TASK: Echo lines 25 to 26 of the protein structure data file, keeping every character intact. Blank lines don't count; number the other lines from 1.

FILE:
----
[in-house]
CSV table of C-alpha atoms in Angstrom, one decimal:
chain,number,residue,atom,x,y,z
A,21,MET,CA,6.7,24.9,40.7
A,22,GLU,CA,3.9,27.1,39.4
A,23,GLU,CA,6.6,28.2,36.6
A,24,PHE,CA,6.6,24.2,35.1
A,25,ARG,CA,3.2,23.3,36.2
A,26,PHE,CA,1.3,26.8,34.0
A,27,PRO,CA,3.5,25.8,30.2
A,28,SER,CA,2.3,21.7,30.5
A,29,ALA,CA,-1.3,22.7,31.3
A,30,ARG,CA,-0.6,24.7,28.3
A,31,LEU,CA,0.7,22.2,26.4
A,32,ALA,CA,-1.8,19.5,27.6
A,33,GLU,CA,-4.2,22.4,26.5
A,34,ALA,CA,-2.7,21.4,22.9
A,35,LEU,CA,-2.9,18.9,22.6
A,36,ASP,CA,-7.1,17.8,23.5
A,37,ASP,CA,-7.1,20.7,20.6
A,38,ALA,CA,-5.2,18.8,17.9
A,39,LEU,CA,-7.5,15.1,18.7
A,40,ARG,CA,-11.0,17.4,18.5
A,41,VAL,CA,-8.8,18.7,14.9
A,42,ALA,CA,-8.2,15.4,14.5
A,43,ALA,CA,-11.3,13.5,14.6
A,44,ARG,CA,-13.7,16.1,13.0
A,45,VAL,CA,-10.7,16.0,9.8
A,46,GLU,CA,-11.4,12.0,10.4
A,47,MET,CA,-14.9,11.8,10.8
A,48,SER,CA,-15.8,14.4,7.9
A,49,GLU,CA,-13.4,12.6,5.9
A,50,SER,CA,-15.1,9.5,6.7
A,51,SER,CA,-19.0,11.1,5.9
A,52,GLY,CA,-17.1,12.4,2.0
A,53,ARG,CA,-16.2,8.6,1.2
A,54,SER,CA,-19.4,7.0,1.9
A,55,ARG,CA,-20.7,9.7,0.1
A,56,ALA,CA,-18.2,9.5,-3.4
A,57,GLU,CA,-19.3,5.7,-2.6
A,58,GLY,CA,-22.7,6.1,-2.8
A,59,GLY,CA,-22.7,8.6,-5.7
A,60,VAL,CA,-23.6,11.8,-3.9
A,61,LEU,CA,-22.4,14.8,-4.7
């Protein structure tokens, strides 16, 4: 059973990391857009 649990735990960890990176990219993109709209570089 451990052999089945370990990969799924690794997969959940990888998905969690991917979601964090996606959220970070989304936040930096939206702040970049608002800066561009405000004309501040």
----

A,42,ALA,CA,-8.2,15.4,14.5
A,43,ALA,CA,-11.3,13.5,14.6